It is the first time the Chinese government has used smartphone tracking and facial recognition to track protesters and identify their homes, with large-scale surveillance aimed at middle-class people in wealthy cities.
New York that Chinese citizens who protested against strict new coronavirus infectious disease (COVID-19) are being accurately tracked by the powerful surveillance tools that the Chinese government has built over the past decade・Reported by The Times. The New York Times explains what tools the government uses and how they track people.
How China's Police Used Phones and Faces to Track Protesters - The New York Times
Chinese police have installed millions of cameras on street corners and building entrances and deployed powerful facial recognition software to track people. One of the software adopted by the government, 'Face++', identifies gender, hairstyle, clothes, car type, etc. as follows, and police authorities can identify individuals based on this information.
personal tracking system by face recognition, a system that tracks individual mobile phones from base stations is also deployed, and even if the face is hidden, tracking may not be avoided. Mr. Zhang, who actually participated in the COVID-19 demonstration, was found by the police without disguise.
by Gilles Sabrié
In addition to the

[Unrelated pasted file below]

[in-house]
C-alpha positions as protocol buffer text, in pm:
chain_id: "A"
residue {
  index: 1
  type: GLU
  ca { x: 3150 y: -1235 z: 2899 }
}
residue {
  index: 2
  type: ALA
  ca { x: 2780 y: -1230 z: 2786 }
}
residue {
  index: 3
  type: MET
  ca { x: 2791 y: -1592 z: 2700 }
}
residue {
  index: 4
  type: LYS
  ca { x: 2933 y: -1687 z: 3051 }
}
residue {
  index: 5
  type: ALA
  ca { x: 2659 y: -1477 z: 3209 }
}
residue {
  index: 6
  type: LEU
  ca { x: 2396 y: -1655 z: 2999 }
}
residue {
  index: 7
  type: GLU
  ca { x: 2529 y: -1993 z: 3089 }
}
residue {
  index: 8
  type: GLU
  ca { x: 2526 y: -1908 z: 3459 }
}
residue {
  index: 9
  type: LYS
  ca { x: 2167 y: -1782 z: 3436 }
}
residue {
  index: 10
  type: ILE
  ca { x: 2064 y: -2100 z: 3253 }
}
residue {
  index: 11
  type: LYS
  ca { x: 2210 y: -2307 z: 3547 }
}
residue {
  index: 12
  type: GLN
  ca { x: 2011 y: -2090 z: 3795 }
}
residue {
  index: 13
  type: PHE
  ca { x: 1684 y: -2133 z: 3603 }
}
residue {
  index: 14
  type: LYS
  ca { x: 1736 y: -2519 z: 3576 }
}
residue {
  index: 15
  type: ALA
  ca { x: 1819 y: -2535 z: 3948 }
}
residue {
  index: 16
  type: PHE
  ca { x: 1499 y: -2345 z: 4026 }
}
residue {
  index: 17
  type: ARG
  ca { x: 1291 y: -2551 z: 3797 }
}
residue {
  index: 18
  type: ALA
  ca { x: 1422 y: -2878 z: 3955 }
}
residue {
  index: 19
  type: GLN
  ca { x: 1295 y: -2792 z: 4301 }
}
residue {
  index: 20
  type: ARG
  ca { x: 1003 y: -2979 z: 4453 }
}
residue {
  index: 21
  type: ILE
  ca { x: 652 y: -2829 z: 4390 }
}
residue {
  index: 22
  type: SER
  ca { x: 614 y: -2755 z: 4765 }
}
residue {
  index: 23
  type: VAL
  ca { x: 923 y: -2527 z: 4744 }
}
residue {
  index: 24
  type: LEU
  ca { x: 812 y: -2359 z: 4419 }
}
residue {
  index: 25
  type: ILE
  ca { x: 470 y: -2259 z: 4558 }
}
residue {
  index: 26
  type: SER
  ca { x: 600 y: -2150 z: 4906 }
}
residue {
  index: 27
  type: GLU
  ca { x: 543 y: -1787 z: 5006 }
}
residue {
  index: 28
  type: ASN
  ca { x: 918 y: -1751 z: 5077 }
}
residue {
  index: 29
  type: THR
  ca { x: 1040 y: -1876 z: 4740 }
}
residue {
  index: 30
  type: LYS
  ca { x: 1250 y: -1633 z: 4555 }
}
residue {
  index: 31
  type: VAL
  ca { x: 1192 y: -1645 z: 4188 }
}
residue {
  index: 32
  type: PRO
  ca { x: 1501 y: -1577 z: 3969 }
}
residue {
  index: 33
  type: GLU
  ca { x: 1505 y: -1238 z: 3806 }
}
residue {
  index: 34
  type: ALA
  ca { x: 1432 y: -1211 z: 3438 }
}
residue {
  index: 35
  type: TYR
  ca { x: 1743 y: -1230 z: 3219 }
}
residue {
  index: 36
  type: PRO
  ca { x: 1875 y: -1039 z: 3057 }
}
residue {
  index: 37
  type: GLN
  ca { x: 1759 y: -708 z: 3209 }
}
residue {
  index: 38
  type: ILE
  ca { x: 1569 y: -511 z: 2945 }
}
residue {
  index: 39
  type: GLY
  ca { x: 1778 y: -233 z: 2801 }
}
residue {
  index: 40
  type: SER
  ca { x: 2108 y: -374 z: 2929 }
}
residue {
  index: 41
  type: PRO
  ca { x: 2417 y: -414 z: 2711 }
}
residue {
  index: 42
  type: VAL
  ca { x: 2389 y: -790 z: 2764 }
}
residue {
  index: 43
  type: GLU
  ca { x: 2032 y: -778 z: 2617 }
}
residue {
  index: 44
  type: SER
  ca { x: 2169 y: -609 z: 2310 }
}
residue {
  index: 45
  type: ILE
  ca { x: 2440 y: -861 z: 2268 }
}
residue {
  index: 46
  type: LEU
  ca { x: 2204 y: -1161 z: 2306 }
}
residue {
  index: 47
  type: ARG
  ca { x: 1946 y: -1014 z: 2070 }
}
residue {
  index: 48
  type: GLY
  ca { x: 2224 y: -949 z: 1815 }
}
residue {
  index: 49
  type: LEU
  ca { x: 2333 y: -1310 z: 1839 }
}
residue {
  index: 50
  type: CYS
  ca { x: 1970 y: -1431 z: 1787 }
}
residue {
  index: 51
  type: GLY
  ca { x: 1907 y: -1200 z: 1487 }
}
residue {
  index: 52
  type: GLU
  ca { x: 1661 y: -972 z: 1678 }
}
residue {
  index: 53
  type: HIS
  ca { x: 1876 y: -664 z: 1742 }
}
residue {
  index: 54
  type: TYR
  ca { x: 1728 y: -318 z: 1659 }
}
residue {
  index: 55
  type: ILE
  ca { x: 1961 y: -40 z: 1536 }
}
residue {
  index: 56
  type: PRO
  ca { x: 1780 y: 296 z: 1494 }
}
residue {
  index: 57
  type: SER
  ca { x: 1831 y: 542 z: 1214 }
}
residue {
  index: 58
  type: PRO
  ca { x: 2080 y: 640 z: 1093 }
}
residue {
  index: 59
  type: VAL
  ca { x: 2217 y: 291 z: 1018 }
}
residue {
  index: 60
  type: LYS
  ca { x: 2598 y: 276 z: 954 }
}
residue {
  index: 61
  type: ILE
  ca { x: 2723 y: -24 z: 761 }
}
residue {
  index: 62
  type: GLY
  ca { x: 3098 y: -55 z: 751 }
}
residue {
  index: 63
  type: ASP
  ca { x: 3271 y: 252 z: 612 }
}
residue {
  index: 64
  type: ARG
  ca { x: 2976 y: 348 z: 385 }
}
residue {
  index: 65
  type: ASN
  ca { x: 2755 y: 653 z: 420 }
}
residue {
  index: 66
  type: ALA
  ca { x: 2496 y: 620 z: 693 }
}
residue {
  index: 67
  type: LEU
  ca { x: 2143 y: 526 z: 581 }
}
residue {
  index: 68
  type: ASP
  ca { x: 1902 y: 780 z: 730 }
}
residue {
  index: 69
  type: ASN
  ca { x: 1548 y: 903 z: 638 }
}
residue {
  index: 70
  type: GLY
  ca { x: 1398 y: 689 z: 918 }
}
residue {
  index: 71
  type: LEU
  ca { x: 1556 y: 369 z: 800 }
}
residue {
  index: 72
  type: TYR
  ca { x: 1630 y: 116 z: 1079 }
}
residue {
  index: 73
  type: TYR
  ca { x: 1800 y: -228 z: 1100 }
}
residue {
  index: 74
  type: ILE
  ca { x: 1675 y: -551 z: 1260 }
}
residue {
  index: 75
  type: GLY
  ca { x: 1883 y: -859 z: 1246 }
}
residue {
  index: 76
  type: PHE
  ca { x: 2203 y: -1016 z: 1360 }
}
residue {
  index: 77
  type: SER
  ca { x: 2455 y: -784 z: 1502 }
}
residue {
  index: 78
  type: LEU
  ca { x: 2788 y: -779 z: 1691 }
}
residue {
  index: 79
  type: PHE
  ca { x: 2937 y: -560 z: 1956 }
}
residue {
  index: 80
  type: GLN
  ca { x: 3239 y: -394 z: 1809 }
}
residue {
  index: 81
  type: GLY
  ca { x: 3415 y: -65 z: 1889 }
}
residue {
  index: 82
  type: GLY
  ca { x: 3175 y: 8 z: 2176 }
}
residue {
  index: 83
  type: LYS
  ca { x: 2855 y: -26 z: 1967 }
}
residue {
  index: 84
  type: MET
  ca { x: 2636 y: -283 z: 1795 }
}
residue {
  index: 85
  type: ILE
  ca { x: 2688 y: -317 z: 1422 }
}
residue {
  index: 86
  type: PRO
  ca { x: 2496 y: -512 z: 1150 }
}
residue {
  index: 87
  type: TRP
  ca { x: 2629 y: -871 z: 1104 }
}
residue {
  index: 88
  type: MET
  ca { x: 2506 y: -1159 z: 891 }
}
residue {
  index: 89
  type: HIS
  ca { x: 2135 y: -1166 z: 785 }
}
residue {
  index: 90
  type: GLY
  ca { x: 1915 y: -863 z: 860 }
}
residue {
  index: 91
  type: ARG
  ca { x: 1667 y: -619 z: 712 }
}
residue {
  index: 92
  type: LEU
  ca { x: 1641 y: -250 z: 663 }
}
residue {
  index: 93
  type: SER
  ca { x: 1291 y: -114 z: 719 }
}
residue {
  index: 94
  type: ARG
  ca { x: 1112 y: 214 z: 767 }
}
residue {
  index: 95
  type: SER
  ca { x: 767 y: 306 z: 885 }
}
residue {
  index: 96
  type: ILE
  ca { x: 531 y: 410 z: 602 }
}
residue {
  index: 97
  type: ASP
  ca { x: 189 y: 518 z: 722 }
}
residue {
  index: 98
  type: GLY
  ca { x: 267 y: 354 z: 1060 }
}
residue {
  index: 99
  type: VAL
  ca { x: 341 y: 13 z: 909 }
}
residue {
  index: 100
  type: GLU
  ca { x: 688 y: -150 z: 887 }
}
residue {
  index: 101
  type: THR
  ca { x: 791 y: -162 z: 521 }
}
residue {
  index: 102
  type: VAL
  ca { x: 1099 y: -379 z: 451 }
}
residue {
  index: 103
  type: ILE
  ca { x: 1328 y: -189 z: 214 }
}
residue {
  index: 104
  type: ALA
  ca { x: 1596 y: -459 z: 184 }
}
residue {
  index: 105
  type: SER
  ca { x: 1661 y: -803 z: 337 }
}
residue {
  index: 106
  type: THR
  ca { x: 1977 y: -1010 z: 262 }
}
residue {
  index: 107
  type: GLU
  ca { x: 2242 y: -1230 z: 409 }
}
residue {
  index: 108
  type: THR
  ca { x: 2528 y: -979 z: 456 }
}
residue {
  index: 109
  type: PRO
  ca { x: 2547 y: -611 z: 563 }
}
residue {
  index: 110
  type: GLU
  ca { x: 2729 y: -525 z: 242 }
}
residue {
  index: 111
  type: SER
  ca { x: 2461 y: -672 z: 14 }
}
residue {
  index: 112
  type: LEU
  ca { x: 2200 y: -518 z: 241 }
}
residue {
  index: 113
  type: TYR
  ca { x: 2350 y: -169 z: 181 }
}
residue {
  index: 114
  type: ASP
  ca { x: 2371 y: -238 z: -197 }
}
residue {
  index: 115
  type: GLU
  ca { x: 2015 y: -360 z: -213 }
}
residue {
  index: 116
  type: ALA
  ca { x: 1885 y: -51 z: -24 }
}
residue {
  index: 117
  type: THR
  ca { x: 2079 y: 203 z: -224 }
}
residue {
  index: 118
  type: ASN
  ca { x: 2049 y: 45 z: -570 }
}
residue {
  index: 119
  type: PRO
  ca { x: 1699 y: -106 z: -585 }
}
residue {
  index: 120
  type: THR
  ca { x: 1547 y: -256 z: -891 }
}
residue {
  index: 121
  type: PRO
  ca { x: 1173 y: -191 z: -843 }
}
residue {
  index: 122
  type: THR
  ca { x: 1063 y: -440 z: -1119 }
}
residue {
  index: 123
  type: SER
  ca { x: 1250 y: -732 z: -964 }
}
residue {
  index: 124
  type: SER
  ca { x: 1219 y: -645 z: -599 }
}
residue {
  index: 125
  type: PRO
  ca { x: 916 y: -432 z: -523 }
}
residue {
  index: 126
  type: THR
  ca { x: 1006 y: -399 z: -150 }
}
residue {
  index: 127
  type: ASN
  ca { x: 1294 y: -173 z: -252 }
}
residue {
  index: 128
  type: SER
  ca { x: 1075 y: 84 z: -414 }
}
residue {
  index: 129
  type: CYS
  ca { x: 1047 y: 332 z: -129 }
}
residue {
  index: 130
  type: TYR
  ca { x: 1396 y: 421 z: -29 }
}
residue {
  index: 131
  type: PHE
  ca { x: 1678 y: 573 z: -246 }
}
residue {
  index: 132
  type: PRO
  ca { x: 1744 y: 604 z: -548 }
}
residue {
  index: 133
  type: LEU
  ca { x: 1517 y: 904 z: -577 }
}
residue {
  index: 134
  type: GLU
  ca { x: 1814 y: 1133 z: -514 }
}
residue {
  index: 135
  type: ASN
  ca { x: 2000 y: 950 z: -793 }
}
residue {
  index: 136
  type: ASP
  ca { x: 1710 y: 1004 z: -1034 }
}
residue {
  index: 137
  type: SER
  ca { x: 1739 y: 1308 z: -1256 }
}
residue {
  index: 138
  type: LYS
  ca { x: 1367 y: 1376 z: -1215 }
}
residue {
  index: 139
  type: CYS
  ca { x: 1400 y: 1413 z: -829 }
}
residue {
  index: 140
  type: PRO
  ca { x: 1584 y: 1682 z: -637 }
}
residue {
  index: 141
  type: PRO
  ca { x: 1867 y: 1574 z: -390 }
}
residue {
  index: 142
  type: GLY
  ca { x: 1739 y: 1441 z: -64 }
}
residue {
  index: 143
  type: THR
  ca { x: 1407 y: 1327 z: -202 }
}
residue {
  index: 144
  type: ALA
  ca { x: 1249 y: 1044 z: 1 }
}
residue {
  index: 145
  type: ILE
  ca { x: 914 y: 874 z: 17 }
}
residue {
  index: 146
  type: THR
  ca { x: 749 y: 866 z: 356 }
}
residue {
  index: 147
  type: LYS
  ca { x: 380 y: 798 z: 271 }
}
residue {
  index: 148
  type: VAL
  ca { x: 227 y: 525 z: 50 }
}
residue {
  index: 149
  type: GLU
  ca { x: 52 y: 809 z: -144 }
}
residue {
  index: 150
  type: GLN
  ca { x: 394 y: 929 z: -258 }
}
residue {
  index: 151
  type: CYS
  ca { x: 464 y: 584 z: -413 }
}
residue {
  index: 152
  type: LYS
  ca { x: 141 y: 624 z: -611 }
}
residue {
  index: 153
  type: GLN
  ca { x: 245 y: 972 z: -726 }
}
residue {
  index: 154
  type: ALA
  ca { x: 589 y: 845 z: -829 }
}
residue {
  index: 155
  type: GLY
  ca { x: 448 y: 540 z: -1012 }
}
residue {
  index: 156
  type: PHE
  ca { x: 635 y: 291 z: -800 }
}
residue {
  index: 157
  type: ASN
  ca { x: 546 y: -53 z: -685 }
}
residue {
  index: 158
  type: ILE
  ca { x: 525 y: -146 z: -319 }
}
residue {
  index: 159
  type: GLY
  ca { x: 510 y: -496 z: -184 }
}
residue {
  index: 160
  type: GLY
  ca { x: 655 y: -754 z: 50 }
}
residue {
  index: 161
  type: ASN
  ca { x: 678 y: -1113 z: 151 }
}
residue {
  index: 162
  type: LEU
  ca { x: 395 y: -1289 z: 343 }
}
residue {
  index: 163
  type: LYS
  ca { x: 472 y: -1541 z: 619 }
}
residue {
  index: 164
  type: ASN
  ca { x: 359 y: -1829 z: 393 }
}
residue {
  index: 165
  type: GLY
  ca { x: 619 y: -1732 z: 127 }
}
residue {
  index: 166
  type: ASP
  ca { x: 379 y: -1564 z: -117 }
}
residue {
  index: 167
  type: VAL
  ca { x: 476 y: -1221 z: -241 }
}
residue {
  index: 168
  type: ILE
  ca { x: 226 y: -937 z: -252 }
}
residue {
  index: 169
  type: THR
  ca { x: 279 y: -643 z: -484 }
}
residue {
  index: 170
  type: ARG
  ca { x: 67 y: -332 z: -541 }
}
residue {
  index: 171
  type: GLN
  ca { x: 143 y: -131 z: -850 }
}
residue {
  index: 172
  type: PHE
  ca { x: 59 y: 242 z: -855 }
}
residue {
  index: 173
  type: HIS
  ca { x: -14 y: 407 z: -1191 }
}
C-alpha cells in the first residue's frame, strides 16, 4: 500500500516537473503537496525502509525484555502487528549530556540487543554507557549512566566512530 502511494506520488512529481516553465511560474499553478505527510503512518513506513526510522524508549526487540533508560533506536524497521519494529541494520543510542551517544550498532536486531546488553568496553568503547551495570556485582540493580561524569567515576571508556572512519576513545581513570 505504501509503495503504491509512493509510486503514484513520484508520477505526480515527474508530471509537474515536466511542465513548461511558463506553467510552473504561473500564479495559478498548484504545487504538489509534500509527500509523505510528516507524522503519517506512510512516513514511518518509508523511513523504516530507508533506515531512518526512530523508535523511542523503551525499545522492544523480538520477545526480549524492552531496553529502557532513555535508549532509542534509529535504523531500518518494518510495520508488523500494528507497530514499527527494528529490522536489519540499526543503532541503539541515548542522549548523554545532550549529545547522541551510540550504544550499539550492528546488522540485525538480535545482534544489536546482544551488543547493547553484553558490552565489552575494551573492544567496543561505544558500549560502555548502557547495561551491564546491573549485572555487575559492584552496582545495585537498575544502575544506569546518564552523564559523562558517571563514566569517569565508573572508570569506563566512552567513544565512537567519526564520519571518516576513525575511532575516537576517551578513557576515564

Mr. Zhang, who participated in a demonstration against infectious diseases wearing a balaclava and goggles, said that he was about to be followed by a plainclothes police officer on the way. Mr. Zhang, who hid in a bush and changed his jacket and escaped without difficulty, said that the next day he received a call from the police saying, 'A smartphone was detected at the demonstration site.' After being questioned directly by police, Mr. Zhang told the New York Times that he was released after being warned 'not to participate in protests again.'
Cases like Mr. Zhang's have been told by many people who participated in similar demonstrations, and they said they received similar warnings to Mr. Zhang. He also said that the contents of smartphones were seen, and many people confirmed the existence of apps such as 'Telegram' and 'Signal' that were used to distribute information about protests and spread images overseas. that's right. Confused about how they were tracked down, protesters are reportedly shunning and deleting the app, fearing further tracking.
The construction of surveillance systems is a well-known fact both inside and outside China, but there is a domestic perception that these are used to track dissidents, ethnic minorities, and migrant workers. Many people support this system based on the idea that if you don't have it, you have nothing to hide. But it is the first time a middle class in China's wealthiest city like Mr. Zhang has been put under scrutiny head-on, he said, raising fears among the public. The New York Times analyzes that the shock of identifying identities is great for many demonstrators, and that alone functions as a government intimidation tactic.
The New York Times wrote, 'The march is the most widespread and public political protest since the Tiananmen Square crackdown in 1989. Now Chinese authorities are using high-tech to target and detain organizers and dissatisfied individuals.' can contain anxiety, and adherents and onlookers will be severely threatened and withdrawn from the movement.'
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